LOS ANGELES --The union that represents California State University faculty said Monday it is preparing for a five-day strike at the system's 23 campuses, by far the largest walkout since professors and instructors won collective bargaining rights in the early 1980s.
The California Faculty Association's board of directors voted Friday night to schedule a strike for April 13-15 and April 18-19 unless Cal State administrators before then increase the size of the pay raises the union's 26,000 members will receive this school year, President Jennifer Eagan said.
The strike holds the potential to bring the campuses to a virtual standstill. The association represents counselors, librarians and coaches as well as faculty members who would cancel classes and skip scheduled office hours to walk picket lines, Eagan said.
"The strike would be a historic strike," Eagan said. "If it happens, it will impact the CSU for a very long time."
Allied labor organizations that represent custodians, bus drivers and other support staff have agreed not to cross the lines, if a work stoppage is called, she said.
The CSU chancellor's office did not have immediate comment on the union's plans. The administration previously has said the raises the union is seeking would cost $69 million that already has been pledged to increasing enrollment, hiring more faculty, and initiatives to improve graduation rates.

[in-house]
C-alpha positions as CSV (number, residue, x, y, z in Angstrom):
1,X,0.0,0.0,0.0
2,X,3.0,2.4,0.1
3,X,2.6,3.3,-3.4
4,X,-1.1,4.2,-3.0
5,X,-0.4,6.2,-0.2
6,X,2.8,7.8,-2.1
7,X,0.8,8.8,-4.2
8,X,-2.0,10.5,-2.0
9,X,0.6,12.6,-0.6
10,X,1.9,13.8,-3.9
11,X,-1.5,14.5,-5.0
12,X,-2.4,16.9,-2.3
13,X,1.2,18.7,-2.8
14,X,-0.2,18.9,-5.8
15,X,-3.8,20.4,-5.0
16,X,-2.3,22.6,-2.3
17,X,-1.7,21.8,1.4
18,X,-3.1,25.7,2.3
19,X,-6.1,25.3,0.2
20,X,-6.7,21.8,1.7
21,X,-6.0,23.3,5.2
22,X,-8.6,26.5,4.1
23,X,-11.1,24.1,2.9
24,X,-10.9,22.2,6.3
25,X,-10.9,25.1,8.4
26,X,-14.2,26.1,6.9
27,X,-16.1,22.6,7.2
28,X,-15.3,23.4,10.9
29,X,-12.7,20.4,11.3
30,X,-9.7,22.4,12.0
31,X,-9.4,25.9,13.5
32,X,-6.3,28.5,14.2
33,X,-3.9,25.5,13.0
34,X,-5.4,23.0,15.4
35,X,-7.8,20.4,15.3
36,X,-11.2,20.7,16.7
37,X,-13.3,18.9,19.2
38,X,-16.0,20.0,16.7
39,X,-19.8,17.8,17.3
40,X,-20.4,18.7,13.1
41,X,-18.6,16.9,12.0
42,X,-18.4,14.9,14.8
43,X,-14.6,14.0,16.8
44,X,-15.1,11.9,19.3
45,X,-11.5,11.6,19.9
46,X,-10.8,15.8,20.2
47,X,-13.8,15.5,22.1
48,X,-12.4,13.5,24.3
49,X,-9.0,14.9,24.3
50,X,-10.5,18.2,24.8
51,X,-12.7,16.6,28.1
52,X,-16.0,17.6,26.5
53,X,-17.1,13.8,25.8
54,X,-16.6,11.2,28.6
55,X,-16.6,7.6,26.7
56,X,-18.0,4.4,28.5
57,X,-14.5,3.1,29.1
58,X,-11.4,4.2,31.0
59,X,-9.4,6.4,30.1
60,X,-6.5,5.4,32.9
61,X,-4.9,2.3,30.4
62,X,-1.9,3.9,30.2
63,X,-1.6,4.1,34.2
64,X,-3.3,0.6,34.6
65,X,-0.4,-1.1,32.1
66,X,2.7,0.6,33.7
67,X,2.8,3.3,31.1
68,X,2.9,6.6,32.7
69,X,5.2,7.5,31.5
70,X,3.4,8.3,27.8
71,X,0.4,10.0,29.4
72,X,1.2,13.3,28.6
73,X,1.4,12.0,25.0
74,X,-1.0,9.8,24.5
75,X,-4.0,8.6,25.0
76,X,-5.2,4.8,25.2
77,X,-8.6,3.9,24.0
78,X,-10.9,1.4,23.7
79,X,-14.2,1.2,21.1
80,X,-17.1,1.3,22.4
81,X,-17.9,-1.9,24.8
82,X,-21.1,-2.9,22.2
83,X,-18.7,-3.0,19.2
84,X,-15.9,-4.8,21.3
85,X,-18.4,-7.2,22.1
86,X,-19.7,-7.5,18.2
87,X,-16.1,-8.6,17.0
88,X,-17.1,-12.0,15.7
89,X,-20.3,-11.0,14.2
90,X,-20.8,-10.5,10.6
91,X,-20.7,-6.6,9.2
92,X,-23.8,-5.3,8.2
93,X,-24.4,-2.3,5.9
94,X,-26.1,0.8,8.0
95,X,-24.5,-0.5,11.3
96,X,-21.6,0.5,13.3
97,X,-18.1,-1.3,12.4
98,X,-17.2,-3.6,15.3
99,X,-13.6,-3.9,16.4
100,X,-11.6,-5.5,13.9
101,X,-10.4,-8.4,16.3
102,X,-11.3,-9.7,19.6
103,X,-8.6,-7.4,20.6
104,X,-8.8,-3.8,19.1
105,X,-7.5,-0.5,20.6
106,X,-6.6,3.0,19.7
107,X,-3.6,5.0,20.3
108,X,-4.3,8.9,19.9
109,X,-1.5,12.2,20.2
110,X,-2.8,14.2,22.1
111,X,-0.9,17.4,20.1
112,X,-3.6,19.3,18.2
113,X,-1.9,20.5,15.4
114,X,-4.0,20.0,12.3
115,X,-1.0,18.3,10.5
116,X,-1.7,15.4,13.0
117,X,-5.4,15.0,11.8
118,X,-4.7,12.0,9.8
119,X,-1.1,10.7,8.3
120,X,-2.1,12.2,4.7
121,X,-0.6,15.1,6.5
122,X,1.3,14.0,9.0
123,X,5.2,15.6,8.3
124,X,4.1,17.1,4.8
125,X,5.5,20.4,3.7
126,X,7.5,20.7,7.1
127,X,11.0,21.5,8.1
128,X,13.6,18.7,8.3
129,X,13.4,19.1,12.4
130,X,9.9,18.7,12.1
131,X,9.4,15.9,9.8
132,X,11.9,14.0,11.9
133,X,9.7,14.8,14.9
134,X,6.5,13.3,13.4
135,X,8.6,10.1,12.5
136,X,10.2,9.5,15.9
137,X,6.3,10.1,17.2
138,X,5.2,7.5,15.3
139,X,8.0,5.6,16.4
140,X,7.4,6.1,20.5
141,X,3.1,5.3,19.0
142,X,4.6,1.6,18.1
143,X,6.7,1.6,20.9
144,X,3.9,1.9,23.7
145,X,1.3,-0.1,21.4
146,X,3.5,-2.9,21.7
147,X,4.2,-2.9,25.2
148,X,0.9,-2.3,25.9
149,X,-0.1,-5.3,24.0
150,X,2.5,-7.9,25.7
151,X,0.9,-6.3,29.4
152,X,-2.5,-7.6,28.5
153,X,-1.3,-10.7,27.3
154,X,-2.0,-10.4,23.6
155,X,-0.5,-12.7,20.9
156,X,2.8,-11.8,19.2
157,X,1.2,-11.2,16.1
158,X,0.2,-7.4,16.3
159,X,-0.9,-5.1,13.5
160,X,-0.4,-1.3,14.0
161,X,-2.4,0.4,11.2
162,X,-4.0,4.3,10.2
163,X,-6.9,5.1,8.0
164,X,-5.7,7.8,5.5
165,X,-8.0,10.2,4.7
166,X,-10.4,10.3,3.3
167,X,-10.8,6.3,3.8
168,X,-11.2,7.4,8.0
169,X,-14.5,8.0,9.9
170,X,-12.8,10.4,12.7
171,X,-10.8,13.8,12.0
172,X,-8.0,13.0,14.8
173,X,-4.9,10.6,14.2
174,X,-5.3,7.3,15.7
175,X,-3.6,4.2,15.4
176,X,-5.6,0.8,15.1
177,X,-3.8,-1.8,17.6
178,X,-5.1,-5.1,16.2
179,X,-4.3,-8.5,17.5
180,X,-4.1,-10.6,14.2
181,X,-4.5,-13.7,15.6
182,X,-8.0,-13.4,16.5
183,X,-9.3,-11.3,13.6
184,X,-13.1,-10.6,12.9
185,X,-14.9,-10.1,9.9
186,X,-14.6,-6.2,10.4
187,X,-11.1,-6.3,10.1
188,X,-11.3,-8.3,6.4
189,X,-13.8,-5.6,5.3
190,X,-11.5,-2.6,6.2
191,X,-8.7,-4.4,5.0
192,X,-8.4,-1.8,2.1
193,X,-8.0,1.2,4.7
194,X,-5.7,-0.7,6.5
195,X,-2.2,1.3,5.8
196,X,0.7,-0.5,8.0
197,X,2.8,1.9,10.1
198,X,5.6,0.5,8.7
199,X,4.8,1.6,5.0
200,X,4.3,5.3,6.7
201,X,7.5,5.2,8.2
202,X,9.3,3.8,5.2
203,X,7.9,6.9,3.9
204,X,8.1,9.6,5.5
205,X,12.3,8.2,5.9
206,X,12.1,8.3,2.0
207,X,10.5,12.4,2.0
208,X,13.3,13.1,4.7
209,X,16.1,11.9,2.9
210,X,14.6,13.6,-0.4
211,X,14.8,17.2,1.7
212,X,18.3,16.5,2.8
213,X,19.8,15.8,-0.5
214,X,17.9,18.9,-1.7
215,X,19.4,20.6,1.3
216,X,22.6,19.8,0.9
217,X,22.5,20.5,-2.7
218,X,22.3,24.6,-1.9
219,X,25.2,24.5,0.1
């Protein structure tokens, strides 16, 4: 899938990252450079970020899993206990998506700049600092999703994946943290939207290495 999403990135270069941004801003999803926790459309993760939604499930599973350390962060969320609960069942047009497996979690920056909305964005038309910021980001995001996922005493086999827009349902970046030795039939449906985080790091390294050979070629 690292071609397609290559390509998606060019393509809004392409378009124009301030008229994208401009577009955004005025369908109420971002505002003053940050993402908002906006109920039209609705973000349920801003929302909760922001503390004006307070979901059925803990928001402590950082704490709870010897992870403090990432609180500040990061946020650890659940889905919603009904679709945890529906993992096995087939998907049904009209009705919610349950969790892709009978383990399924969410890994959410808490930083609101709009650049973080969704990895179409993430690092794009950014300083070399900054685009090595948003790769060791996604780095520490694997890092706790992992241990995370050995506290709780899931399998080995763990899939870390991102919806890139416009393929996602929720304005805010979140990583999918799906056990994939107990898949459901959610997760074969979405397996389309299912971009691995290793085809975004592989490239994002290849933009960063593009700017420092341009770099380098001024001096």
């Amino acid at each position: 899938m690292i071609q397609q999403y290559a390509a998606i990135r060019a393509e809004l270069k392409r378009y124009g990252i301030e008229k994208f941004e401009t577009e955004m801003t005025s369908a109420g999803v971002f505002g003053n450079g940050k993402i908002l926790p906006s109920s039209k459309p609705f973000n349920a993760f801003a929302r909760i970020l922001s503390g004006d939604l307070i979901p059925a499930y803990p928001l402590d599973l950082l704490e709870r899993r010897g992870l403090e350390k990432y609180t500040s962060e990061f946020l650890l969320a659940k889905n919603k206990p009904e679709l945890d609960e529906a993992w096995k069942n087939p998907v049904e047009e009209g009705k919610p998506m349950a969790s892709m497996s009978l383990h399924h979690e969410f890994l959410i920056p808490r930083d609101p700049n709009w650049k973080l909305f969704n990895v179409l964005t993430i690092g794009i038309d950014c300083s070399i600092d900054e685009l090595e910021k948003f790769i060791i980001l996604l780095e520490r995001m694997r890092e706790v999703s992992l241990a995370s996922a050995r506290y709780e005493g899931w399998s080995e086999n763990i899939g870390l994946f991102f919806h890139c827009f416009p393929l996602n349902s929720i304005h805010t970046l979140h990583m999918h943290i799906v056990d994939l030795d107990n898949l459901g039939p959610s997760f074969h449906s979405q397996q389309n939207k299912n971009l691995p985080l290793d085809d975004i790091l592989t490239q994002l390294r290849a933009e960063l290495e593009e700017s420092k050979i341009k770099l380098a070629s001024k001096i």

Union members currently are in the second-year of a three-year contract that included across-the-board pay raises of 1.6 percent and 3 percent raises for some coaches and part-time instructors for the 2014-15 school year.
Under that contract, salaries for subsequent years have to be renegotiated and the two sides have been unable to reach an agreement since talks resumed in May. The faculty association is seeking a 5 percent salary increase for 2015-16. The university is offering raises of 2 percent.
The labor dispute is currently in the hands of an independent fact-finding panel that is scheduled to release its findings next month. If a resolution still can't be reached, the faculty would be authorized to strike.
CSU campuses enroll about 460,000 students, making it the nation's largest public university system. Although the faculty union held a one-day work stoppage at two campuses in 2011, the system has not been subject to a full faculty strike since system-wide collective bargaining began in the early 1980s.